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Newswise: Is the Most Effective Weight-Loss Strategy Really That Hard?
20-Feb-2019 9:00 AM EST
Is the Most Effective Weight-Loss Strategy Really That Hard?
University of Vermont

Dietary self-monitoring is the best predictor of weight-loss success. But the practice is viewed as so onerous, many would-be weight-losers won’t adopt it. New research published in Obesity shows for the first time how little time it actually takes: 14.6 minutes per day. Frequency of monitoring was the key success factor.

Newswise: In Disasters, Twitter Influencers Get Out-Tweeted
7-Feb-2019 11:30 AM EST
In Disasters, Twitter Influencers Get Out-Tweeted
University of Vermont

A first-of-its-kind study on Twitter use during 5 of the costliest U.S. natural disasters offers potentially life-saving insights. The research, in PLOS ONE, finds that Twitter users with small networks (100-200 followers) increase activity more than those with larger networks in these situations. It also finds that each disaster type (hurricanes, tornadoes, floods) has a unique pattern of social media use.

Newswise: Farm Manure Boosts Greenhouse Gas Emissions –
Even in Winter
Released: 22-Jan-2019 2:30 PM EST
Farm Manure Boosts Greenhouse Gas Emissions – Even in Winter
University of Vermont

Researchers have shown, for the first time, that manure used to fertilize croplands in spring and summer can dramatically increase greenhouse gas emissions in winter. While it’s known that farmers’ decisions to add nutrients to their fields affects greenhouse gas emissions during the growing season, the study is the first to show that these choices have long-lasting effects, especially as winters warm and soils thaw more frequently.

Newswise: On Facebook and Twitter your privacy is at risk -- even if you don't have an account
18-Jan-2019 2:05 PM EST
On Facebook and Twitter your privacy is at risk -- even if you don't have an account
University of Vermont

A study from the University of Vermont shows that if a person leaves a social media platform--or never joined--the online posts and words of their friends still provide about 95% of the predictive accuracy of a person's future activities--even without any of that person's data.

Newswise: Wearable sensor can detect hidden anxiety, depression in young children
11-Jan-2019 11:05 AM EST
Wearable sensor can detect hidden anxiety, depression in young children
University of Vermont

Anxiety and depression in young children are hard to detect and often go untreated, potentially leading to anxiety disorders and increased risk of suicide and drug abuse later. In a PLOS ONE study, researchers showed a wearable sensor detected these "internalizing disorders" in children with 80 percent accuracy, reducing to 20 seconds what would take clinicians months to diagnose, opening the door to inexpensive screening that could be part of routine developmental assessments.

Newswise: Study: Despite Progress, Gay Fathers and Their Children Still Structurally Stigmatized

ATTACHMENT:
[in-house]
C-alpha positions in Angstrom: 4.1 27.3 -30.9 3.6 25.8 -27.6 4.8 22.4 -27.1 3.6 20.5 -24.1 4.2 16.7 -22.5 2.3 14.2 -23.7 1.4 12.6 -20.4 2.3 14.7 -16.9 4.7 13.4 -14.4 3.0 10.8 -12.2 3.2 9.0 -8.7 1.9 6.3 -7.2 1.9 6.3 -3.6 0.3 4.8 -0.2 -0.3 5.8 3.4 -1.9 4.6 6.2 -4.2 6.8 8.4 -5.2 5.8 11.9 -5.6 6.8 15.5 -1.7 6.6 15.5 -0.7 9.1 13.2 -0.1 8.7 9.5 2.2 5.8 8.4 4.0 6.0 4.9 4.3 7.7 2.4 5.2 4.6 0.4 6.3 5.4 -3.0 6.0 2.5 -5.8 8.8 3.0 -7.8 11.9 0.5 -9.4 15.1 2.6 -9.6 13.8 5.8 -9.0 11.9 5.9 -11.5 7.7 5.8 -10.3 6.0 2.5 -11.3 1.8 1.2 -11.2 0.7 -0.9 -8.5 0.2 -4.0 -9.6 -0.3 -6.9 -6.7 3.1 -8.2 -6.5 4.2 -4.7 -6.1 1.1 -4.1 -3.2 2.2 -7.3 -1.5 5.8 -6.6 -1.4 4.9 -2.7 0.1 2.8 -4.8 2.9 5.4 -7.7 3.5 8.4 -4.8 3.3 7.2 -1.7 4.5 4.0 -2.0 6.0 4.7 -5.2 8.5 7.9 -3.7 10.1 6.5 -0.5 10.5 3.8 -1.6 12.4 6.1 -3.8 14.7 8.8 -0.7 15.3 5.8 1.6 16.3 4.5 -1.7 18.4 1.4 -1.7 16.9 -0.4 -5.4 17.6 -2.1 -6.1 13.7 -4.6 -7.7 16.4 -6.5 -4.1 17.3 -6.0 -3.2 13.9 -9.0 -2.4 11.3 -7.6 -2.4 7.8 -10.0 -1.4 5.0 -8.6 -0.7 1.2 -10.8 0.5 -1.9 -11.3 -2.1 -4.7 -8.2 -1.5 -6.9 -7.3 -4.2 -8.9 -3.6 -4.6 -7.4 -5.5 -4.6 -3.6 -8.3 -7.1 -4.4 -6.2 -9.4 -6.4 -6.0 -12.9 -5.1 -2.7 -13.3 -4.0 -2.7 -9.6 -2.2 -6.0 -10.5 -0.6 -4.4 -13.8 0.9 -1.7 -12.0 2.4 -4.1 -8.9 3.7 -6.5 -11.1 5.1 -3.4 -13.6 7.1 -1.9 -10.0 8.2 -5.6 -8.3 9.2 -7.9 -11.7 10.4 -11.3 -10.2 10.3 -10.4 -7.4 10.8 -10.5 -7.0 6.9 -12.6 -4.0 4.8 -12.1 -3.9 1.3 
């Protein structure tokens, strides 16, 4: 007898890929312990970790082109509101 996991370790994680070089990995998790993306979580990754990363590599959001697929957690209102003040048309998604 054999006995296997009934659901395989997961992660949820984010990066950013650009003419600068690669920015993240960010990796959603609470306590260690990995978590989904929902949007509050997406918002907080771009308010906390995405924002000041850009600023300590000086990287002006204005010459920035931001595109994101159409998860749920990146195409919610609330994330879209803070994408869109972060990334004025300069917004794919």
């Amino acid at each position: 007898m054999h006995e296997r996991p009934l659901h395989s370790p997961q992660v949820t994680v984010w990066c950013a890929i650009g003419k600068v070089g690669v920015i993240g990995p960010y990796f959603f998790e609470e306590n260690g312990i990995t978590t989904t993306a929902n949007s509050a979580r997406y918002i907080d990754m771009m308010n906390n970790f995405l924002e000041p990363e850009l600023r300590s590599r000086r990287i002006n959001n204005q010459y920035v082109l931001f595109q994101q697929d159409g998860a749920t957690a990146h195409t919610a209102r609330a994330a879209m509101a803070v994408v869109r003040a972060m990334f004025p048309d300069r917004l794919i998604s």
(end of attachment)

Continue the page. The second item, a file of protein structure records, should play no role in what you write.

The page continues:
Released: 15-Jan-2019 3:45 PM EST
Study: Despite Progress, Gay Fathers and Their Children Still Structurally Stigmatized
University of Vermont

A study published in the February 2019 “Pediatrics” journal suggests the majority of gay fathers and their children continue to experience stigma with potentially harmful physical and psychological effects, despite legal, media and social advances. Study participants specifically cited structural stigma, such as state laws and beliefs of religious communities, as affecting their experiences in multiple social contexts.

Newswise:Video Embedded the-secret-to-better-berries?-wild-bees
VIDEO
Released: 28-Nov-2018 11:35 AM EST
The Secret to Better Berries? Wild Bees
University of Vermont

New research shows wild bees are essential for larger and better blueberry yields – with plumper, faster-ripening berries. The study is the first to show that wild bees improve not only blueberry quantity, but also quality. It finds they produce greater berry size (12%), quantity (12%), size consistency (11%), and earlier harvests – by two and a half days.

Newswise: Study: Tall Plants More Likely to become Invasive
Released: 8-Nov-2018 1:05 PM EST
Study: Tall Plants More Likely to become Invasive
University of Vermont

New research from the University of Vermont provides insight to help predict which plants are likely to become invasive in a particular community. The results showed that non-native plants are more likely to become invasive when they possess biological traits that are different from the native community and that plant height can be a competitive advantage.

Newswise:Video Embedded microbiome-implicated-in-sea-star-wasting-disease
VIDEO
Released: 7-Nov-2018 10:50 AM EST
Microbiome Implicated in Sea Star Wasting Disease
University of Vermont

A first-of-its-kind study shows that the sea star microbiome is critically important to the progression of a disease that is killing millions of sea stars from Mexico to Alaska—and that an imbalance of microbes might be the culprit.

Newswise:Video Embedded fish-give-up-the-fight-after-coral-bleaching
VIDEO
19-Oct-2018 1:05 PM EDT
Fish give up the Fight After Coral Bleaching
University of Vermont

Researchers found that when water temperatures heat up for corals, fish ‘tempers’ cool down, providing the first clear evidence of coral bleaching serving as a trigger for rapid change in the behavior of reef fish. Publishing in Nature Climate Change, the researchers show how butterflyfish, considered to be sensitive indicators of reef health, offer an early warning sign that reef fish populations are in trouble.


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